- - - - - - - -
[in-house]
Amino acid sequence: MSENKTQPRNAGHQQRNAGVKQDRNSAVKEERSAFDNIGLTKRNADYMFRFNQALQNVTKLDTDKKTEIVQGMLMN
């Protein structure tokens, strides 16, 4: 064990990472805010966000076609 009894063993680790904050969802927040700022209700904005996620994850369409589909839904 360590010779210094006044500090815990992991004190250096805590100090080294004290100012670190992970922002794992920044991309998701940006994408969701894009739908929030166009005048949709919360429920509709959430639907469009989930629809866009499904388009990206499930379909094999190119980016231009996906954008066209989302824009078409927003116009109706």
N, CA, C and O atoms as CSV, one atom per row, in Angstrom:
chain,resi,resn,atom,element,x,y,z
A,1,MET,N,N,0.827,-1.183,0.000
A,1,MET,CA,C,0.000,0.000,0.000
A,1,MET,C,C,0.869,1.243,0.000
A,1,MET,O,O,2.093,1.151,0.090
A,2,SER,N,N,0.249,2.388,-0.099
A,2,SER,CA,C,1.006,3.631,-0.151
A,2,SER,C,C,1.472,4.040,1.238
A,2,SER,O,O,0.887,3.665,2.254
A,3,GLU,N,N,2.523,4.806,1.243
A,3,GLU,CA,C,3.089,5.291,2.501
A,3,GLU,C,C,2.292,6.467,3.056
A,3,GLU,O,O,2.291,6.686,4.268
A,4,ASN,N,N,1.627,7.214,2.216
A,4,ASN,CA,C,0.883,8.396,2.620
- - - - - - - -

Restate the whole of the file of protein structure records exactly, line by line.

[in-house]
Amino acid sequence: MSENKTQPRNAGHQQRNAGVKQDRNSAVKEERSAFDNIGLTKRNADYMFRFNQALQNVTKLDTDKKTEIVQGMLMN
């Protein structure tokens, strides 16, 4: 064990990472805010966000076609 009894063993680790904050969802927040700022209700904005996620994850369409589909839904 360590010779210094006044500090815990992991004190250096805590100090080294004290100012670190992970922002794992920044991309998701940006994408969701894009739908929030166009005048949709919360429920509709959430639907469009989930629809866009499904388009990206499930379909094999190119980016231009996906954008066209989302824009078409927003116009109706």
N, CA, C and O atoms as CSV, one atom per row, in Angstrom:
chain,resi,resn,atom,element,x,y,z
A,1,MET,N,N,0.827,-1.183,0.000
A,1,MET,CA,C,0.000,0.000,0.000
A,1,MET,C,C,0.869,1.243,0.000
A,1,MET,O,O,2.093,1.151,0.090
A,2,SER,N,N,0.249,2.388,-0.099
A,2,SER,CA,C,1.006,3.631,-0.151
A,2,SER,C,C,1.472,4.040,1.238
A,2,SER,O,O,0.887,3.665,2.254
A,3,GLU,N,N,2.523,4.806,1.243
A,3,GLU,CA,C,3.089,5.291,2.501
A,3,GLU,C,C,2.292,6.467,3.056
A,3,GLU,O,O,2.291,6.686,4.268
A,4,ASN,N,N,1.627,7.214,2.216
A,4,ASN,CA,C,0.883,8.396,2.620